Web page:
10 of 10 people found the following review helpful
Dumpster Diving For Dinner--A Social Commentary On Hunger And Waste That Is Fun, But Also A Call To Action,
This review is from: Dive!: Living off America's Waste (DVD)
Note: As befitting the subject matter of this film, the DVD is packaged in an eco-friendly cardboard sleeve as opposed to a plastic case.
"Dive! Living Off America's Waste" is a fun and informative short form documentary that takes an intimate look at how much perfectly acceptable food gets discarded in America on a daily basis. While this is surely not a new topic, filmmaker Jeremy Seifert introduces the subject in a decidedly offbeat manner. Seifert and his cohorts make a practice of dumpster diving in grocery store refuse to supply food for their respective tables. While unsavory at times, it is quite remarkable what gets discarded when you think of how many people go hungry on a daily basis. Even with supermarkets (the film is set in Los Angeles) donating to food banks and shelters, there is so much still ending up as mere trash. Seifert puts a charismatic face on the phenomenon of dumpster diving, to be sure, and this part of the film is pure entertainment. Moments with his family are quite funny, I loved the big garbage meat barbecue, and one of the divers is a gourmet chef that prepares a restaurant quality dish from his found treasures!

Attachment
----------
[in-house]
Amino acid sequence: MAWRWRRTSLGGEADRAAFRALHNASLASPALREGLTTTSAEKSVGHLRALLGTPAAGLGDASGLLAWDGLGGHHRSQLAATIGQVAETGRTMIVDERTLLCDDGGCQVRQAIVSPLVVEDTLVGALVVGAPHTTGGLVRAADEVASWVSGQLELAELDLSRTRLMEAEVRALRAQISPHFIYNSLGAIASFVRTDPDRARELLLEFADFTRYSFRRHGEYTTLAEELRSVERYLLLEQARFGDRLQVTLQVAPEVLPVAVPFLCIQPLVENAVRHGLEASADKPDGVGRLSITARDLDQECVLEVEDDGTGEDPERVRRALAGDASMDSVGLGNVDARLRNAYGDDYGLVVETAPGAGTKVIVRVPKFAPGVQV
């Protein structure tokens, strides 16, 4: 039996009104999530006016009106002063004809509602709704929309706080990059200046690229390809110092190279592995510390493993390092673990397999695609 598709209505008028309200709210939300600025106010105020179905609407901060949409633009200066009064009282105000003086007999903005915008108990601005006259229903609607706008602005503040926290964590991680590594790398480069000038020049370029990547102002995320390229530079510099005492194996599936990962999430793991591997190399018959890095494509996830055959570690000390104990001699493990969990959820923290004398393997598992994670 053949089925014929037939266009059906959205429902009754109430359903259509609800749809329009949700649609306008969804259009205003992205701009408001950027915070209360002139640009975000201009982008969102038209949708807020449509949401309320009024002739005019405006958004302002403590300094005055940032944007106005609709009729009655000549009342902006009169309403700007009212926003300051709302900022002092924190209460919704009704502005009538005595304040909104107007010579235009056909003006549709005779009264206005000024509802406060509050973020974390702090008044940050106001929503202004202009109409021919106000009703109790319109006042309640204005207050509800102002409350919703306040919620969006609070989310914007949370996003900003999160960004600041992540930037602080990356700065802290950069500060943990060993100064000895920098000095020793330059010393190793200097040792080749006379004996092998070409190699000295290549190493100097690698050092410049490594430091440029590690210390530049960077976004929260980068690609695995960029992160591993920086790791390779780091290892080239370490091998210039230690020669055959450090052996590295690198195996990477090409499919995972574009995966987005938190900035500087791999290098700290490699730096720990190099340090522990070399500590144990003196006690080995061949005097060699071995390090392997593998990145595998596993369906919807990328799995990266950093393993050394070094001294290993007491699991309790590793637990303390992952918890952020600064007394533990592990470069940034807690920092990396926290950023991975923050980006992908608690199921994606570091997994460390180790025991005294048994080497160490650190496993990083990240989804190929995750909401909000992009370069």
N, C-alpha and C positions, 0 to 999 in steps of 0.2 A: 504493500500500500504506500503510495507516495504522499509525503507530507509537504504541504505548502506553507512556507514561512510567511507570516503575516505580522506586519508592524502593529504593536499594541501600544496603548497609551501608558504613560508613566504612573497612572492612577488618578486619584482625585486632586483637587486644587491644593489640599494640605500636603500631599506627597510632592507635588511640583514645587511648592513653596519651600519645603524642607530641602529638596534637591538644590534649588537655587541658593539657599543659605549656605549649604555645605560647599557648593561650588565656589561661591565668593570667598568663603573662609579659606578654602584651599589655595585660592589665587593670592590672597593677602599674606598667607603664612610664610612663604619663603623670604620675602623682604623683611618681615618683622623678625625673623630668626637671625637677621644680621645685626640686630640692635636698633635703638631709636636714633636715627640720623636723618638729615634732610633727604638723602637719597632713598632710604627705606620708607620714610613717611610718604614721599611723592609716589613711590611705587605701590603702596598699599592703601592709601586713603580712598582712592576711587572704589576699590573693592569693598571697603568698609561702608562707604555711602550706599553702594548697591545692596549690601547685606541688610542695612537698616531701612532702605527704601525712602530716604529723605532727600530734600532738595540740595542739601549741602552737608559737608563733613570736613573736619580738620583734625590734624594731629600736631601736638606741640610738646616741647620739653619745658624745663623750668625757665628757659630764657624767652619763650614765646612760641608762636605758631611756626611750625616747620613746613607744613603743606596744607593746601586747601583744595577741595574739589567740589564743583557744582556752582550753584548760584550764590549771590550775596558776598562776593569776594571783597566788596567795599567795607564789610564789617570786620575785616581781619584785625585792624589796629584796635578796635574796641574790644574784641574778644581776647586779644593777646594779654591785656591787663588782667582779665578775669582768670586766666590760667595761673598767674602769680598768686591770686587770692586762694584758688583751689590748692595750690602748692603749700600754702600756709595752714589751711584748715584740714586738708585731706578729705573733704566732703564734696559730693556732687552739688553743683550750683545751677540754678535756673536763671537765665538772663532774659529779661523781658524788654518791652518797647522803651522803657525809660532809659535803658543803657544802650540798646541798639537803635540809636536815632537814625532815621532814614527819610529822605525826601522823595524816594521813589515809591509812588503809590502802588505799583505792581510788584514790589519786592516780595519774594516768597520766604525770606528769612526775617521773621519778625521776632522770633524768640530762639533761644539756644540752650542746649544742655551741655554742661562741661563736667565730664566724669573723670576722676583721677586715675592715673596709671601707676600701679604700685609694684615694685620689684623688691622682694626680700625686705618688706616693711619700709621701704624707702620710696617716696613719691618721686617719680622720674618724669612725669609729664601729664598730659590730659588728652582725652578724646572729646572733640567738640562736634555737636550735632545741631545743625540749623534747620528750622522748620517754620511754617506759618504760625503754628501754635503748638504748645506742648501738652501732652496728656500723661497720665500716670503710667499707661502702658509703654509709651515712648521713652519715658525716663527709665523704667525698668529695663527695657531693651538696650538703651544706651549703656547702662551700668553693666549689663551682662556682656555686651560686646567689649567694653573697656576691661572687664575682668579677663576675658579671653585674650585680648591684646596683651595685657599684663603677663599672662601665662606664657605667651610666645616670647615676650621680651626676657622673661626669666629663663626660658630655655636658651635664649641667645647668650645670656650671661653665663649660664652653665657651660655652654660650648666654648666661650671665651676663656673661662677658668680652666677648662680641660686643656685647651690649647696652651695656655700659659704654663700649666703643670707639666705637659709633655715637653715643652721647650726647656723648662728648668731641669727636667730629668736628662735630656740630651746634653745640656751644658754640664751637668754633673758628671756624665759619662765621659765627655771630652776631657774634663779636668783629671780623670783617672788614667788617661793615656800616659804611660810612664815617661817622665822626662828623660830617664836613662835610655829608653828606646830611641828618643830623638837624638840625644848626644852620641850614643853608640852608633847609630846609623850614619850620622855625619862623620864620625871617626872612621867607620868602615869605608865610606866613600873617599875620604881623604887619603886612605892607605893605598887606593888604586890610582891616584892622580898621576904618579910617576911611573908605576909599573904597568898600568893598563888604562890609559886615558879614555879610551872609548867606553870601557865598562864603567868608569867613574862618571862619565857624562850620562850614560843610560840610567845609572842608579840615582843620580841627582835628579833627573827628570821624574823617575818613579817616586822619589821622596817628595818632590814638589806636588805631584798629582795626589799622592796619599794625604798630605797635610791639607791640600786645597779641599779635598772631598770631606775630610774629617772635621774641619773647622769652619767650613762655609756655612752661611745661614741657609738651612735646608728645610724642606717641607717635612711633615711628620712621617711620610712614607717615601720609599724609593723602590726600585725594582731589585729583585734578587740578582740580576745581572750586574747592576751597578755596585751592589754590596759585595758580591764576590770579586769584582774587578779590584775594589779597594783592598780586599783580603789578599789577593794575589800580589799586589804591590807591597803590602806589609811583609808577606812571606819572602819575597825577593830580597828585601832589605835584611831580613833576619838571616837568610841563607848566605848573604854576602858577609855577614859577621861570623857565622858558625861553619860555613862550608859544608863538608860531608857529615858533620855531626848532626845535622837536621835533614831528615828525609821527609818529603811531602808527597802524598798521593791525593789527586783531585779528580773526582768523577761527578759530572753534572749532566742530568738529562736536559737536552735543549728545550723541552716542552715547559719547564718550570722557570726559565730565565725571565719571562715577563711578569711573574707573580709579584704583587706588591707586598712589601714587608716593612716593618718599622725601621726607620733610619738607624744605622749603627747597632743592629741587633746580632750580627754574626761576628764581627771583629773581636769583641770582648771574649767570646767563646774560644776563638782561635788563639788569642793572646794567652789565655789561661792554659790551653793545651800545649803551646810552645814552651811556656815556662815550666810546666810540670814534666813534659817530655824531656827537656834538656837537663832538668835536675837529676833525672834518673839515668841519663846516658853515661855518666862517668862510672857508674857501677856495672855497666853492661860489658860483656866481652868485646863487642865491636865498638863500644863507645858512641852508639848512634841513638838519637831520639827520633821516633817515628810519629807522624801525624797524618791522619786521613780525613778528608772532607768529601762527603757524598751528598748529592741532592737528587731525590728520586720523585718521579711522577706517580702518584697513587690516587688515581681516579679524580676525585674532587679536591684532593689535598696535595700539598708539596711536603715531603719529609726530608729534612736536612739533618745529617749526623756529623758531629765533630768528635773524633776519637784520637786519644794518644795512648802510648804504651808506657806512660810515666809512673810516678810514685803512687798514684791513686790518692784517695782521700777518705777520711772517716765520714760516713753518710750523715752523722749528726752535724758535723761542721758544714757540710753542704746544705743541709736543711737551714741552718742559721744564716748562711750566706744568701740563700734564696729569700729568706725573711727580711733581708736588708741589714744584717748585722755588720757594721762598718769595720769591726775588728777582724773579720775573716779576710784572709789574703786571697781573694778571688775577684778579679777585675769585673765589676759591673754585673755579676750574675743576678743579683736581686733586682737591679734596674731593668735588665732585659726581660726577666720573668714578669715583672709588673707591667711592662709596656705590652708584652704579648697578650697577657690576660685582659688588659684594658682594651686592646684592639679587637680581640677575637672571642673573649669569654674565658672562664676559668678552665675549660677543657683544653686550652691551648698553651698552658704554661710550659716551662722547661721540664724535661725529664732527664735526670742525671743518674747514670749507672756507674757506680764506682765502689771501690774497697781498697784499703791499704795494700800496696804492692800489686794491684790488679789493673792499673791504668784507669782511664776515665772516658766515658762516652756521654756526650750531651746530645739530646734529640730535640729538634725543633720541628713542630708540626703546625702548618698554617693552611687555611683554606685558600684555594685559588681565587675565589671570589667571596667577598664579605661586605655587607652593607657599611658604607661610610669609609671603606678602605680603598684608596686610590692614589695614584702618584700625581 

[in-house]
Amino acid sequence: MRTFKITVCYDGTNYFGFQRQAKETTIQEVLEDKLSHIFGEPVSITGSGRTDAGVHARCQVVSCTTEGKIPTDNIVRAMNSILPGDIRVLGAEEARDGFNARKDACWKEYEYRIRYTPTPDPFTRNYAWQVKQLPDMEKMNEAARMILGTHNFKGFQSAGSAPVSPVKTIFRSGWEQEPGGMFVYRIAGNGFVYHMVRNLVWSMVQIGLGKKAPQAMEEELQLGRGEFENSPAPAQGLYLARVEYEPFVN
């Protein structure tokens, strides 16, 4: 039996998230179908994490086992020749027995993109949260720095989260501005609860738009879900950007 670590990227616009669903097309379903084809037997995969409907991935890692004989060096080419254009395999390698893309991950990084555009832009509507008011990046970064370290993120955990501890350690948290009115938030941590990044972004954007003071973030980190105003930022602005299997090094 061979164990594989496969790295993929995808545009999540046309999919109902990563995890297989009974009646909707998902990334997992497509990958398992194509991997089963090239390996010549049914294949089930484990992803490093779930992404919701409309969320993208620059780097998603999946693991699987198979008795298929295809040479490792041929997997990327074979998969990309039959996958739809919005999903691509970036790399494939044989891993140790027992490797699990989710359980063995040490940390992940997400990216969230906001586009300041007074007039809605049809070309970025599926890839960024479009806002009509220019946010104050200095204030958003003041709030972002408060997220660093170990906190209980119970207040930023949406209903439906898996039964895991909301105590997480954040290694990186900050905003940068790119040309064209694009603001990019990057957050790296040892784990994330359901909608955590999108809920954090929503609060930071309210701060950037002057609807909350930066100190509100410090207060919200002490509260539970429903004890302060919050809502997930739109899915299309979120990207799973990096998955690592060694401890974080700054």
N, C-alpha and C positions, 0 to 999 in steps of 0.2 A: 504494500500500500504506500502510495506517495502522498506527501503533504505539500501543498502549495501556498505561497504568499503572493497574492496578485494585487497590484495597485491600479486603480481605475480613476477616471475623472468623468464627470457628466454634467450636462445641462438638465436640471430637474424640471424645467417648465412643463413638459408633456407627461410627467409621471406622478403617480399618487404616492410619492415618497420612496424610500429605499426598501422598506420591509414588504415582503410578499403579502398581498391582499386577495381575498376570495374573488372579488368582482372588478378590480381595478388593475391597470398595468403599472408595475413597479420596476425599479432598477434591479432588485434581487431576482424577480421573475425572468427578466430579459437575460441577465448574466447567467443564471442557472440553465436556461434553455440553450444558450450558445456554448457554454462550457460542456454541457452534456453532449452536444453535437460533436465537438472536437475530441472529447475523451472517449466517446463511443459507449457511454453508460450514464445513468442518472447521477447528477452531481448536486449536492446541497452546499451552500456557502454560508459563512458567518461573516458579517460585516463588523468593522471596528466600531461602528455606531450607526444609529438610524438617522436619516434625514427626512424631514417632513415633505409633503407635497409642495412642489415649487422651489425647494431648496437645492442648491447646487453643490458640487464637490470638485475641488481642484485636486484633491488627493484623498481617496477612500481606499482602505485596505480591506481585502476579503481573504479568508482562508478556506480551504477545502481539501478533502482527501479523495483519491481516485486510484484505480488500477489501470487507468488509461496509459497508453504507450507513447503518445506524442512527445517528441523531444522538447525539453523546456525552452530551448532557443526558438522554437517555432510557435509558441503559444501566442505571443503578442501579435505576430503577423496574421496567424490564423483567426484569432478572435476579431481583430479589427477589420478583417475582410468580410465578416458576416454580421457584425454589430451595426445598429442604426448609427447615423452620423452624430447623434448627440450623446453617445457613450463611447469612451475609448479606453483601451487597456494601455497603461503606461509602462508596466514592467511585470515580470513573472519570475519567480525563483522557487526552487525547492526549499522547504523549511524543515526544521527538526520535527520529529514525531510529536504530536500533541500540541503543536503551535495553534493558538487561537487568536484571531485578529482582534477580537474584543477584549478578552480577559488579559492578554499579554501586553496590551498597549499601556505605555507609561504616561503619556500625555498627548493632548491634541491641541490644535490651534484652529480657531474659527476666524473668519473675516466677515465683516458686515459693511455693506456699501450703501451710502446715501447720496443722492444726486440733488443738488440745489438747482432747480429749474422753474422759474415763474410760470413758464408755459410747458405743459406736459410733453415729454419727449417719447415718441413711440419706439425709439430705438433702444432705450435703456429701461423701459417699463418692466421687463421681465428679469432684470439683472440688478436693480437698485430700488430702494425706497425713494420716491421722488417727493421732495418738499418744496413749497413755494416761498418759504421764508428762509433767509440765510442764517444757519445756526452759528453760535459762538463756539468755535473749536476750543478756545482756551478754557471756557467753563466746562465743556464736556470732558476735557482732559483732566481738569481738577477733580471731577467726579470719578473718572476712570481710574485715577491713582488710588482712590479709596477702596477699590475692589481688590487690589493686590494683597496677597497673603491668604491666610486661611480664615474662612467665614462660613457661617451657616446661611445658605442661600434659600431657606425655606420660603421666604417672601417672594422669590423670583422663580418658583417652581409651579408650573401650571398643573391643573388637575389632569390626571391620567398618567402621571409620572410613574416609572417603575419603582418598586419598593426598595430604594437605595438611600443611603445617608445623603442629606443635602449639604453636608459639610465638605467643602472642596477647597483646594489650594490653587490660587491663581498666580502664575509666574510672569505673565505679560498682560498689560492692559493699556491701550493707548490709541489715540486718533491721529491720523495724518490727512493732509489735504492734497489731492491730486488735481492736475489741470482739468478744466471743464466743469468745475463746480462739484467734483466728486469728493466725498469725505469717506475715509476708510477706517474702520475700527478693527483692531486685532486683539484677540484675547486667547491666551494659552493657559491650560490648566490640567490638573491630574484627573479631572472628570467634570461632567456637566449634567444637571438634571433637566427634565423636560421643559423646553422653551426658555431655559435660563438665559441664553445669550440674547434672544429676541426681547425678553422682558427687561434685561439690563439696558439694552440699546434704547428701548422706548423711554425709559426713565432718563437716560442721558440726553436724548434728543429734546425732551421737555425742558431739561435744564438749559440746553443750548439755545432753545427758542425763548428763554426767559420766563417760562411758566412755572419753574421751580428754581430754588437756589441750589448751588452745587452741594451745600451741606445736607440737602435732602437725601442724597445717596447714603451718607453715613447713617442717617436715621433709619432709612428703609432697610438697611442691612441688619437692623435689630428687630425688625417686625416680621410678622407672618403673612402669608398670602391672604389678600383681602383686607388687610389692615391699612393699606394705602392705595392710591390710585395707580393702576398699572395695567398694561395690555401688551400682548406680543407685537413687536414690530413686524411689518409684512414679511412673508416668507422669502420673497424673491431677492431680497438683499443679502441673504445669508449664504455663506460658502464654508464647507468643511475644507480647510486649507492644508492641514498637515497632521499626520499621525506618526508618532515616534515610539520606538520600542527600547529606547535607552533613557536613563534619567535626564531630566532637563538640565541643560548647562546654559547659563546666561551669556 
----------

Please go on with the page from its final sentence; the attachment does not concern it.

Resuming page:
Of course, the film has loftier goals. Through colorful graphics and animation--there are plenty of statistics provided about food waste. Seifert inundates you with information and it becomes mind boggling just how far down the wrong path we've gone as a nation of consumption. Unlike some films, however, Seifert also presents his case as a call to arms. Offering both personal advice on practical home solutions to reduce extra waste as well as tips about how to become more involved within the community--the film really attempts to cover a lot of material.
A thoroughly engaging film, and an easy recommendation, "Dive!" may be a little over-stuffed with ideas to communicate in its brief 53 minute format. Covering so many topics--dumpster diving, personal usage of food, corporate waste, social action, hunger and homelessness--there's a lot to sink your teeth into. As such, it doesn't delve too deeply into any particular topic, but serves as an introductory primer (or refresher) to a lot of eye-opening issues. Hopefully, it will inspire you to affect change in some way--and, as I said, it does offer some ideas that you might be able to incorporate into your daily life. "Dive!" may not be the most comprehensive film you can find about some of its themes, but it manages to combine its various threads and talking points into an entertaining format. Check it out, it's worth it. KGHarris, 7/11.